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Miksis v. Evanston Township High School District 202

United States District Court, N.D. Illinois, Eastern Division

January 27, 2017

Michael and Christine Miksis, on behalf of John Miksis, Plaintiffs,
v.
Evanston Township High School District # 202, Defendant.

          MEMORANDUM OPINION

          Thomas M. Durkin, United States District Judge.

         By minute order dated September 30, 2016 (R. 81), the Court denied the parties' pending cross-motions for summary judgment (R. 49, 51), stating that a written opinion would follow. The Court now sets forth the reasons for its September 30, 2016 order.

         TABLE OF CONTENTS

         BACKGROUND

         A. Introduction

         B. The First Lawsuit

         C. Meetings To Establish John's Educational Program For Post-Senior Year And Subsequent Settlement Of The First Lawsuit

         D. Post-Settlement Disputes

         2. Defendant's Termination Of Orchard Placement And Disenrollment From School For Nonattendance

         E. The Present Lawsuit

         DISCUSSION

         I. Subject Matter Jurisdiction

         A. Jurisdiction Based On Breach Of An Agreement To Settle A Federal Claim

         B. Federal Question Jurisdiction Based On The IDEA

         C. Federal Question Jurisdiction Based On An Embedded Issue Of Federal Law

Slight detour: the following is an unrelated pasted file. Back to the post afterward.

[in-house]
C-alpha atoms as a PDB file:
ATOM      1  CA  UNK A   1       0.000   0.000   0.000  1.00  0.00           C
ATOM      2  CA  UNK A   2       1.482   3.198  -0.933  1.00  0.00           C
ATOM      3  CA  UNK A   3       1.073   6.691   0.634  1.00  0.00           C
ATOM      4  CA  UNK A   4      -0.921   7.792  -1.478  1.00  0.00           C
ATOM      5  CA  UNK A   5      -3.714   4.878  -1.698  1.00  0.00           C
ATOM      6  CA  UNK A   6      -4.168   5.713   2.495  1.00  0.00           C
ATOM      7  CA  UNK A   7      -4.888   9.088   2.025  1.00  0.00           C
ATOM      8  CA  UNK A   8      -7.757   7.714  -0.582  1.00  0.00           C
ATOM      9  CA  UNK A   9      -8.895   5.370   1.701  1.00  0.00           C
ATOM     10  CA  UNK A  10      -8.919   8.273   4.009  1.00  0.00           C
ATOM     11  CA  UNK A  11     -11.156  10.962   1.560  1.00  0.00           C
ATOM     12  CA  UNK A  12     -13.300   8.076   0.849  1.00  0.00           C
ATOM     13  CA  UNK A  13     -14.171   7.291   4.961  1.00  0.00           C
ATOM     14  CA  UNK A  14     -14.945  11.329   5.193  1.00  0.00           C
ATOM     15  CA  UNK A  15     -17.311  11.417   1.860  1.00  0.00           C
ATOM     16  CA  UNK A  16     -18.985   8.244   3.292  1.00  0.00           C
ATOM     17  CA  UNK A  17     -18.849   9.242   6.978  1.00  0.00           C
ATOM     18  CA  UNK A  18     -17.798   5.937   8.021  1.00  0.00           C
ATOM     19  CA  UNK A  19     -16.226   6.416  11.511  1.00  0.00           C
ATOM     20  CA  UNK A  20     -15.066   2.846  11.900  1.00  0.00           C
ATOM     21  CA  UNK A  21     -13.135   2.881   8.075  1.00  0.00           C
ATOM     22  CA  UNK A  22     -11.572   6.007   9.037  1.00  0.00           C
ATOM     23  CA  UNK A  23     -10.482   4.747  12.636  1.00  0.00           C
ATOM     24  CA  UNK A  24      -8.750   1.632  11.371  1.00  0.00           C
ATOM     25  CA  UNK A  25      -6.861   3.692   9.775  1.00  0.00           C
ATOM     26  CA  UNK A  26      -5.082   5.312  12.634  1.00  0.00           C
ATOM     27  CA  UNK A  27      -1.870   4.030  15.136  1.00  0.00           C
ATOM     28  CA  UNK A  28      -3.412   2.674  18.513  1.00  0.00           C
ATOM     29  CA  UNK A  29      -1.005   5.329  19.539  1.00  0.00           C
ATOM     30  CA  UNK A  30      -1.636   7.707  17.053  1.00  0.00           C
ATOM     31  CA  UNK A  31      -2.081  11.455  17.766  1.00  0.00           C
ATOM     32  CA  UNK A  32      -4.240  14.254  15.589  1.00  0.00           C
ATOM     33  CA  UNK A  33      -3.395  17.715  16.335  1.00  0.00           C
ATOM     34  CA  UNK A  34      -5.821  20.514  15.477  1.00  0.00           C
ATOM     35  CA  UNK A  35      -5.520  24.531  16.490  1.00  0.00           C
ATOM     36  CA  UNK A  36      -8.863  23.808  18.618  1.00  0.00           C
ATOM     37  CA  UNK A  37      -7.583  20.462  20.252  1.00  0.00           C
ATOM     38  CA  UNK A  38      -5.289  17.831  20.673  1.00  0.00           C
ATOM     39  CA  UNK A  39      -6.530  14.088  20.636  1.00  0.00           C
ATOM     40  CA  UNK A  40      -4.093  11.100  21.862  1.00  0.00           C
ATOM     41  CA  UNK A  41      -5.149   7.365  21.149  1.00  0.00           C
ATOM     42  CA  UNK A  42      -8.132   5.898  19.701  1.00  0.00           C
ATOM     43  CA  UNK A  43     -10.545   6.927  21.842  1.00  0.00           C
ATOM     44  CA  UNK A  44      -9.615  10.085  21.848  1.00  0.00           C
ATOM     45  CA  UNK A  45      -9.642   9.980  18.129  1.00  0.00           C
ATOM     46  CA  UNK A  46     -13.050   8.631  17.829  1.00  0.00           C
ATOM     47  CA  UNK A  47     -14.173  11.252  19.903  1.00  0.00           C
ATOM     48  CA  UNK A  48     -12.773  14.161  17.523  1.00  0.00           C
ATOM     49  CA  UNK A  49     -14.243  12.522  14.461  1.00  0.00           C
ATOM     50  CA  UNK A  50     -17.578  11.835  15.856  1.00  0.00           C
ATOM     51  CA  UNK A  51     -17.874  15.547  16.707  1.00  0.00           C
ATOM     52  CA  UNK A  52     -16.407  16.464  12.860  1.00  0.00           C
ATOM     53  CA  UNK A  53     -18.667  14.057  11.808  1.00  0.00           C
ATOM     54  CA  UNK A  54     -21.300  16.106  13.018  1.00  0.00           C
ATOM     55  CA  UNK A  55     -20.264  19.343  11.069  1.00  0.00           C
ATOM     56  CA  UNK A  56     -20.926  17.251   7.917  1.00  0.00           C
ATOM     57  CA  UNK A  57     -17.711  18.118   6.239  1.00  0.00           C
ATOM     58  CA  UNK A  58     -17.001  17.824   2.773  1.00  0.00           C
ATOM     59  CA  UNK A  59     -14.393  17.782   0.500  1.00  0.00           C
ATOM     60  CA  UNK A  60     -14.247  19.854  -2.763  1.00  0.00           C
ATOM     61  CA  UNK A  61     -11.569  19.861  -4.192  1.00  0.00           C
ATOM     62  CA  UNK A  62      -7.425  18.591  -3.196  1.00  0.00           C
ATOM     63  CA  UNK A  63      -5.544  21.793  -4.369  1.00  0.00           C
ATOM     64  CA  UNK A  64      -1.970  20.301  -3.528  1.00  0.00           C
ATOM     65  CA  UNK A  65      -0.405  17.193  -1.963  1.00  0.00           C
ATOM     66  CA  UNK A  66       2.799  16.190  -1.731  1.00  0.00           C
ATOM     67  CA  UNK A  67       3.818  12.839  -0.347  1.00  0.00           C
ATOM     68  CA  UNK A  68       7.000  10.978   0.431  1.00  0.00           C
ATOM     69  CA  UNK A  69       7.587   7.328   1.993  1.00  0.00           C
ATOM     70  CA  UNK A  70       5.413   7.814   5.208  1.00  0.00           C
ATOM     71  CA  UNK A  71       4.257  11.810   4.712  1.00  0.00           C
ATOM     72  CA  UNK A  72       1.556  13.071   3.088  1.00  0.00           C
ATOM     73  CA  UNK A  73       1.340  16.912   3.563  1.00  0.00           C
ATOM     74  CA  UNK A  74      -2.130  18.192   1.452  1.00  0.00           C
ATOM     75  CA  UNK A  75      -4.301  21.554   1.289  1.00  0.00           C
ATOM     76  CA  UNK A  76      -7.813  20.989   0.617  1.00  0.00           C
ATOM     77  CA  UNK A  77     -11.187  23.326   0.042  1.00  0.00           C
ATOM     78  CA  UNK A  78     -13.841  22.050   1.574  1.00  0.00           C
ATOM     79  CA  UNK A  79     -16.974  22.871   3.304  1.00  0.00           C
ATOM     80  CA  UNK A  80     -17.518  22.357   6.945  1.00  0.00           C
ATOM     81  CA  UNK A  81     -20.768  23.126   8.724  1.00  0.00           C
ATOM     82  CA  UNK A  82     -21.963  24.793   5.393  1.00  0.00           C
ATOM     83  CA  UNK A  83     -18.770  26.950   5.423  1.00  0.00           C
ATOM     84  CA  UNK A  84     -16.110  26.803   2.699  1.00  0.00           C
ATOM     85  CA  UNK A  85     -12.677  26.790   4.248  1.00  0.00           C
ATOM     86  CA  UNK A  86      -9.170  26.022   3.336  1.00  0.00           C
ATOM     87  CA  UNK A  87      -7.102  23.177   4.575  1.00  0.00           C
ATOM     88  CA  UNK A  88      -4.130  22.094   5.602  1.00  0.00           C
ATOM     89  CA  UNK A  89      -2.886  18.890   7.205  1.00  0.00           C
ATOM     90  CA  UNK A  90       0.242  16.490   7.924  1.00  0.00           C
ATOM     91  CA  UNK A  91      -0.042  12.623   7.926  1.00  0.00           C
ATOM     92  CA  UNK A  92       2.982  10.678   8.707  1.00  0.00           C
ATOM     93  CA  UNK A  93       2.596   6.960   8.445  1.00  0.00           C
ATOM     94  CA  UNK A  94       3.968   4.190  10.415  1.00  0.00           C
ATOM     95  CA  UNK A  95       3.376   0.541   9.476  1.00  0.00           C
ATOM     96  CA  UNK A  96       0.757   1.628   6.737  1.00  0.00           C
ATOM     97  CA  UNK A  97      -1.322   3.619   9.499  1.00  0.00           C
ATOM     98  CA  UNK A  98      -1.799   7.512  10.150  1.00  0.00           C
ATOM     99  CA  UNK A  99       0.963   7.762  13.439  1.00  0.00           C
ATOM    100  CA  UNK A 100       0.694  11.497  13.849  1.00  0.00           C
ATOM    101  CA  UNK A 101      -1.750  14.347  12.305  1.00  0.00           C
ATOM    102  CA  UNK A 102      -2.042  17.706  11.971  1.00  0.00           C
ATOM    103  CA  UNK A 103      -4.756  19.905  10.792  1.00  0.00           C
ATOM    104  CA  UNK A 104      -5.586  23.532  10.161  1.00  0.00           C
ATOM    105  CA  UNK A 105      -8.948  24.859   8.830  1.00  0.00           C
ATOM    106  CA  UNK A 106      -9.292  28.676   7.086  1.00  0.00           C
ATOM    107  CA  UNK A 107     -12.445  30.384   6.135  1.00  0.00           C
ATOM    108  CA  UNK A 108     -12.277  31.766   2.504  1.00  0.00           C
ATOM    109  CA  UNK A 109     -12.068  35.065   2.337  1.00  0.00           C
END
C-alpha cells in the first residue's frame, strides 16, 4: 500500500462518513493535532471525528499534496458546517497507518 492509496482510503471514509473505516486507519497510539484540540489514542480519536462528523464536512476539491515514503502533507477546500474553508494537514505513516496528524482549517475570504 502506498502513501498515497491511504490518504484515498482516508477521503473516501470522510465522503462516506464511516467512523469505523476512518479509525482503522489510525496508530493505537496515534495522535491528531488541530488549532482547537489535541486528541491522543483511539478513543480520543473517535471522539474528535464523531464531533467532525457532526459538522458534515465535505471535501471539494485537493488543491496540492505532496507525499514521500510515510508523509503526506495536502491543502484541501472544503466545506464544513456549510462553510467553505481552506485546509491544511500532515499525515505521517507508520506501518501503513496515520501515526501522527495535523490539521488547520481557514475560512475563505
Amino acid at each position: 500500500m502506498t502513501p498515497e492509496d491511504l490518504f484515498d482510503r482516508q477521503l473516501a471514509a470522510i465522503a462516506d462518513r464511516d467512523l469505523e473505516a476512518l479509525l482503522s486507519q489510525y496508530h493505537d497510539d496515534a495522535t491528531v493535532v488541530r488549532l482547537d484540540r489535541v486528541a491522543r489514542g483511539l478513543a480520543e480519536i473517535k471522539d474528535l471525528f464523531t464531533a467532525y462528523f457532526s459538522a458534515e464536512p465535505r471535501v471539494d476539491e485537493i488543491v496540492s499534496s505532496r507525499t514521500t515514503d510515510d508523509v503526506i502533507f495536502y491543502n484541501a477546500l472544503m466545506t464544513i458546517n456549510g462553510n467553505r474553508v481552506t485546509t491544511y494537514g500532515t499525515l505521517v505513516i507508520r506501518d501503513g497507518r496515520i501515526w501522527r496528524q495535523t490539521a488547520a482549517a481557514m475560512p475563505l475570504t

D. Supplemental Jurisdiction

         II. Summary Judgment

         A. Standard of Review

         B. State Law Breach Of Contract Claims

         1. Whether Administrative Exhaustion Applies

         2. Whether Defendant Breached The Settlement Agreement

         b. PACE/ELSA Program

         C. Federal IDEA Claims

          1. Whether Plaintiffs Were Required To Exhaust Their Administrative Remedies

         b. Futility Or Inadequacy Of Exhaustion

         2. Whether Defendant Denied John A FAPE

         3. Equitable Issues: Failure To Cooperate, Estoppel, and Unclean Hands

         CONCLUSION

         BACKGROUND[1]

         A. Introduction

         This case concerns the high school education of John Miksis. John is currently twenty-six years old, but, when the events at issue began, he was a twelve-year old child with Down Syndrome who was about to enter the ninth grade. Defendant Evanston Township High School District #202 is a public educational agency that receives federal funding. As such, Defendant is subject to federal education laws and regulations, including the Individuals with Disabilities Education Act, 20 U.S.C. § 1400 et seq., as amended by the Individuals with Disabilities Education Improvement Act (“IDEIA”), P.L. 108-446, 118 Stat. 2647 (Dec. 3, 2004) (hereinafter (“the IDEA” or “the Act”).[2]

         The IDEA is a federal statutory scheme governing the education of disabled students like John, which seeks “to ensure that all children with disabilities have available to them a free appropriate public education that emphasizes special education and related services designed to meet their unique needs and prepare them for further education, employment, and independent living.” 20 U.S.C. § 1400(d)(1)(A). The term “free appropriate public education, ” or “FAPE, ” is defined in the Act as “special education and related services that-(A) have been provided at public expense, under public supervision and direction, and without charge; (B) meet the standards of the State educational agency; (C) include an appropriate preschool, elementary school, or secondary school education in the State involved; and (D) are provided in conformity with the individualized education program required under section 1414(d) of [the Act].” 20 U.S.C. § 1401(9).